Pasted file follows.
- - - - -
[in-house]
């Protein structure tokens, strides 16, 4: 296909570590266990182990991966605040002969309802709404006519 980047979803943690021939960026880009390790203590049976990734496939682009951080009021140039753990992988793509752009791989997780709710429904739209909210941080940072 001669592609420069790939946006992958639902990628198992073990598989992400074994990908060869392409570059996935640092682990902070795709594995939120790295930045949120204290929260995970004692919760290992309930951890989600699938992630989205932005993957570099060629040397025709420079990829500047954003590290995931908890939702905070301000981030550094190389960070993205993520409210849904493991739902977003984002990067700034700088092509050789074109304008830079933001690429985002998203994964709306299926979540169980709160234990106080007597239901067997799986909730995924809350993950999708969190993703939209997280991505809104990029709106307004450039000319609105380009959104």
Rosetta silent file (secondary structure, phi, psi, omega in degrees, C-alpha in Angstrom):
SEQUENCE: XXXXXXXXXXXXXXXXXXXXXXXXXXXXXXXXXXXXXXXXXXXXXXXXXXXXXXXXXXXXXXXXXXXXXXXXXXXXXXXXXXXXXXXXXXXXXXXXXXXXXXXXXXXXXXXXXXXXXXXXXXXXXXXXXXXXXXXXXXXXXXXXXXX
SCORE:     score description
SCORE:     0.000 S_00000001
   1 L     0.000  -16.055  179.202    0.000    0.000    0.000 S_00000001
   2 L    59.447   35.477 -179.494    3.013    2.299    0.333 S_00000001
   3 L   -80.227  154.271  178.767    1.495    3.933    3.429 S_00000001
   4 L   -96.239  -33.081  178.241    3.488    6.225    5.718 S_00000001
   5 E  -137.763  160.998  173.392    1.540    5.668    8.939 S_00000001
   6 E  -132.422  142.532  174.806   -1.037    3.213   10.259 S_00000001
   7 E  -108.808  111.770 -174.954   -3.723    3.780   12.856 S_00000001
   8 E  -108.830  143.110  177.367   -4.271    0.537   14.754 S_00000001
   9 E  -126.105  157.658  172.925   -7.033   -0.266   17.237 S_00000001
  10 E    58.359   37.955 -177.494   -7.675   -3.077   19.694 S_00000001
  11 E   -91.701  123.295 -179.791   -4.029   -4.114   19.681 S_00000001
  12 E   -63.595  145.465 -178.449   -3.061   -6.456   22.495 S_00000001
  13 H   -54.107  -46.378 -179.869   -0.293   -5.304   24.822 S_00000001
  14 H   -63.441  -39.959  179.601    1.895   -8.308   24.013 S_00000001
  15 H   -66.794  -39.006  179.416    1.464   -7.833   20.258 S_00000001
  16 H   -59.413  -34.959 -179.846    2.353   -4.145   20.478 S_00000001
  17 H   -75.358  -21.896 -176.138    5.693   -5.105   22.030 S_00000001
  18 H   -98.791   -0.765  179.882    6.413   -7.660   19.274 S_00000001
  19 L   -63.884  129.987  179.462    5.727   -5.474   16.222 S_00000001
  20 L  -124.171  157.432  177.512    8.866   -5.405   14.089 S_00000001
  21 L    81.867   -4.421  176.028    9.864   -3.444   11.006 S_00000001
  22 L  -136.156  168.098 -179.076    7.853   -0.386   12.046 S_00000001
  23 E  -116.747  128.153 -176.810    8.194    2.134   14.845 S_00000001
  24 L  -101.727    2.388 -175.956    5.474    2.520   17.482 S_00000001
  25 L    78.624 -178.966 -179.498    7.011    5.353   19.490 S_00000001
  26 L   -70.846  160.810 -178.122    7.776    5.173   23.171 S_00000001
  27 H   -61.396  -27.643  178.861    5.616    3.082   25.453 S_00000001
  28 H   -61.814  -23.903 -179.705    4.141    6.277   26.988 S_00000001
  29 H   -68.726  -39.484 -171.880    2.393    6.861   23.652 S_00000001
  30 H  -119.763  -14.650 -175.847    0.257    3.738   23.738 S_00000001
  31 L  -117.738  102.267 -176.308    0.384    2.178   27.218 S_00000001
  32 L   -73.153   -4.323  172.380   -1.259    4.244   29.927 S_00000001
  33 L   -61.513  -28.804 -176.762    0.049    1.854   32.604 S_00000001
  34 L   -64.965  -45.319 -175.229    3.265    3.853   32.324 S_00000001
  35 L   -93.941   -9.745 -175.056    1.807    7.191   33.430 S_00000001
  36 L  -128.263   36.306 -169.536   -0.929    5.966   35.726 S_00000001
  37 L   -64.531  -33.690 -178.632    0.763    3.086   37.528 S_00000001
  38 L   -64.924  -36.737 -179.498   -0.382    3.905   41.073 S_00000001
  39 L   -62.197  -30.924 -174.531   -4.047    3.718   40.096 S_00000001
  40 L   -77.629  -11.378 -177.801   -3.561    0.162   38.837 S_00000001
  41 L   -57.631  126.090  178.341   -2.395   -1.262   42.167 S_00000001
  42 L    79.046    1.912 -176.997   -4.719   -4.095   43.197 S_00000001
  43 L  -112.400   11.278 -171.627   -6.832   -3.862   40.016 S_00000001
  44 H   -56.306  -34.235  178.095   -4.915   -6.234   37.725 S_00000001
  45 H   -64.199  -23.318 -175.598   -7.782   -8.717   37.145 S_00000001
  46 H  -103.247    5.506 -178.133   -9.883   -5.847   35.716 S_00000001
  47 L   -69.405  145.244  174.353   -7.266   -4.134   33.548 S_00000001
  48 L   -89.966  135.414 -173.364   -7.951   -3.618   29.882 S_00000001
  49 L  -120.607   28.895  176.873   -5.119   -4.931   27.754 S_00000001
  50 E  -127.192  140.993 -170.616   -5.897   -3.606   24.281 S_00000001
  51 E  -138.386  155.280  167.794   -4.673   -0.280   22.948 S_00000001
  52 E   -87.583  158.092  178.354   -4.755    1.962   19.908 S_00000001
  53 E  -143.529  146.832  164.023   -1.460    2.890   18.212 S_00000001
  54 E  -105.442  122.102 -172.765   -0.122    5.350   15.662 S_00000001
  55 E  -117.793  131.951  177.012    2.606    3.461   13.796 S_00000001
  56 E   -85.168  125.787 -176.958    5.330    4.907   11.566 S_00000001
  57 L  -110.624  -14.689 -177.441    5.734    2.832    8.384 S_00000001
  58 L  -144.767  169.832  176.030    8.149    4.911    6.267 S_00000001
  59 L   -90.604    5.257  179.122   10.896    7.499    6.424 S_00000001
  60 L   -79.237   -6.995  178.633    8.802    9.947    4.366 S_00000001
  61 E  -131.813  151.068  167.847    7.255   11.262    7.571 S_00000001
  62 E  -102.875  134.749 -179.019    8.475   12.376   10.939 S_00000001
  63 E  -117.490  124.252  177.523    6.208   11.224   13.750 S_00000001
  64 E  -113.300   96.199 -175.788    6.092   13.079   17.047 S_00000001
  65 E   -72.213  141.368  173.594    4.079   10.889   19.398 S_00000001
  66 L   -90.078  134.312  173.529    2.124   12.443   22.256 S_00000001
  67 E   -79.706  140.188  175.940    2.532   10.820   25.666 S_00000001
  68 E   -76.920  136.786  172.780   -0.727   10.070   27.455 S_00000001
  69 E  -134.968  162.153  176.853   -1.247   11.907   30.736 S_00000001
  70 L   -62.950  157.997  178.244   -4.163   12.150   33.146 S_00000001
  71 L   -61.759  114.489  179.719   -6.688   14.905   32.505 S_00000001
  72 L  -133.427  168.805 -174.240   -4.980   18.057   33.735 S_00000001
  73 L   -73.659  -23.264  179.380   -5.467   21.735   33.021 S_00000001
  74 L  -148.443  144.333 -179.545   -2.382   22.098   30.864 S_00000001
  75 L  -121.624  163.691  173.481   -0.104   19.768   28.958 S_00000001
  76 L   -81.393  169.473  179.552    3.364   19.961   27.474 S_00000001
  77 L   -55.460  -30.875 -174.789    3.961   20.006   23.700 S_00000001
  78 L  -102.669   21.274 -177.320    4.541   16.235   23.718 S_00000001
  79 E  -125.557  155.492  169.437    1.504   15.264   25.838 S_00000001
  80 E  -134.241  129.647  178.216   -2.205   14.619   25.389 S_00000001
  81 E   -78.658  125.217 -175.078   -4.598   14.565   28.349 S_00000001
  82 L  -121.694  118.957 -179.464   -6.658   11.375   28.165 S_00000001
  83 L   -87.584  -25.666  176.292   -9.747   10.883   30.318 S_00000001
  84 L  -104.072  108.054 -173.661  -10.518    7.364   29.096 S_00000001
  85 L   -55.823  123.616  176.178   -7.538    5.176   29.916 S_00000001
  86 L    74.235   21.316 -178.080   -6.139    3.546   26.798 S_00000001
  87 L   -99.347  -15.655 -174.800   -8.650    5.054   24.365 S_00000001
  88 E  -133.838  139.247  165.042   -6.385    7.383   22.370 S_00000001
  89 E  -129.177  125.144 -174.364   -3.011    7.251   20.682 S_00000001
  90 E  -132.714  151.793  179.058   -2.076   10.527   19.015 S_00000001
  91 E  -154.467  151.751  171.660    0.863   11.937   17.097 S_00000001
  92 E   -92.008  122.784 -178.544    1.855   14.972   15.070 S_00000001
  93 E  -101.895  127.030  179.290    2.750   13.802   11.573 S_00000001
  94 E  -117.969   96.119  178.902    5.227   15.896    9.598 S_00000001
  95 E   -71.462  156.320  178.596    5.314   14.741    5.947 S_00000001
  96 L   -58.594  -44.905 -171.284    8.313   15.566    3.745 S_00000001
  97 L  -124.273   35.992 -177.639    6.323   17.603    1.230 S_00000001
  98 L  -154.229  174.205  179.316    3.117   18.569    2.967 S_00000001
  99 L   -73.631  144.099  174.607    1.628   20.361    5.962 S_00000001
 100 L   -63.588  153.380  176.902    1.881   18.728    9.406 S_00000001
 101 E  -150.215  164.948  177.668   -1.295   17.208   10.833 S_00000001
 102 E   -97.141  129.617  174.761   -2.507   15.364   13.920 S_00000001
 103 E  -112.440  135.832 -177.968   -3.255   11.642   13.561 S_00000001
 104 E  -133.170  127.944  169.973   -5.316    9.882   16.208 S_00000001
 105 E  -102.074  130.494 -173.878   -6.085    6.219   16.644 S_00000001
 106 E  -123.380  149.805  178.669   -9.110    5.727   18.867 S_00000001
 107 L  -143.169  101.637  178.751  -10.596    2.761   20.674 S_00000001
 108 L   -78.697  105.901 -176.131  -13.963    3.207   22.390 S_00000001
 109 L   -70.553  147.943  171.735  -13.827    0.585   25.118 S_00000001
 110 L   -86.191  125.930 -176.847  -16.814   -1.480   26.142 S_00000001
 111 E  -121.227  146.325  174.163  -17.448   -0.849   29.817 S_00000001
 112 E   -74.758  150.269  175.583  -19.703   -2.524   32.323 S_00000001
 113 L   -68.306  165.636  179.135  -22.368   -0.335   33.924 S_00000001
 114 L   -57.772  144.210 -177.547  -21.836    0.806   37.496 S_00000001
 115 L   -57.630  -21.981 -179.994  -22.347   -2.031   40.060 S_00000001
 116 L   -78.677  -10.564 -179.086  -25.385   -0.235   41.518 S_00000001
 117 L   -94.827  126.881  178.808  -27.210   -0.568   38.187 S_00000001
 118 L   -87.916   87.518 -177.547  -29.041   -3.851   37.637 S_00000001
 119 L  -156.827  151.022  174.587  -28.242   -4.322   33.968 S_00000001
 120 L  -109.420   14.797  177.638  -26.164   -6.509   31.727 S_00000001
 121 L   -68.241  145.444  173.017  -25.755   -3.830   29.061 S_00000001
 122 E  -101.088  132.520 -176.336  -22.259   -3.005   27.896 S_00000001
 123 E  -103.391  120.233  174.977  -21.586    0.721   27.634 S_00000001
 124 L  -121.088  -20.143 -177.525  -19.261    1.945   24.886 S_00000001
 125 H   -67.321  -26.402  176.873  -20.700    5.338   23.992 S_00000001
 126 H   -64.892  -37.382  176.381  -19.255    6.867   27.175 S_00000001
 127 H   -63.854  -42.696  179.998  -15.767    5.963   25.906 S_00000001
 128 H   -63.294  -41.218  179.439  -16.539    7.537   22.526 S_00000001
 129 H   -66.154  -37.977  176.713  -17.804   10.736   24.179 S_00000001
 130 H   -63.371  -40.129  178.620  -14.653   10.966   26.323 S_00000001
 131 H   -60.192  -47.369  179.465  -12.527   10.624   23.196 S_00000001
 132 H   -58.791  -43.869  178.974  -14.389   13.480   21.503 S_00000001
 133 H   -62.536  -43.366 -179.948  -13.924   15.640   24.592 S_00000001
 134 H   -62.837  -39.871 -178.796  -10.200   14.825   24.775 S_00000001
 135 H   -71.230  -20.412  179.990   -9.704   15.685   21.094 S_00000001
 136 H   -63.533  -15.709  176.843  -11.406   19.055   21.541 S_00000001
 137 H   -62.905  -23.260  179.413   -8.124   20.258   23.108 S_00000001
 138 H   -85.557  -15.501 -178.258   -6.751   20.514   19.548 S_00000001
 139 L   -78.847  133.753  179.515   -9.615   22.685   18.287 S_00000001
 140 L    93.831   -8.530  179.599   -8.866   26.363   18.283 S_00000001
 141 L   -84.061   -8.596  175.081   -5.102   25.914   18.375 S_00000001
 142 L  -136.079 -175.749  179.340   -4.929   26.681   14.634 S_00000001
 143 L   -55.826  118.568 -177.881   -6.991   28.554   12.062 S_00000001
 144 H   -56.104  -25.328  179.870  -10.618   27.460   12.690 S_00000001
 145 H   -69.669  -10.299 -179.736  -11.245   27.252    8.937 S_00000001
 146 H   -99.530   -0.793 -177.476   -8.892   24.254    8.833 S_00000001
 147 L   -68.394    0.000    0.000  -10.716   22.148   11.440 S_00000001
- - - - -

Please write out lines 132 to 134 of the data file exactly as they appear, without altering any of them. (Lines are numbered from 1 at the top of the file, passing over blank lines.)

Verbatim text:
 126 H   -64.892  -37.382  176.381  -19.255    6.867   27.175 S_00000001
 127 H   -63.854  -42.696  179.998  -15.767    5.963   25.906 S_00000001
 128 H   -63.294  -41.218  179.439  -16.539    7.537   22.526 S_00000001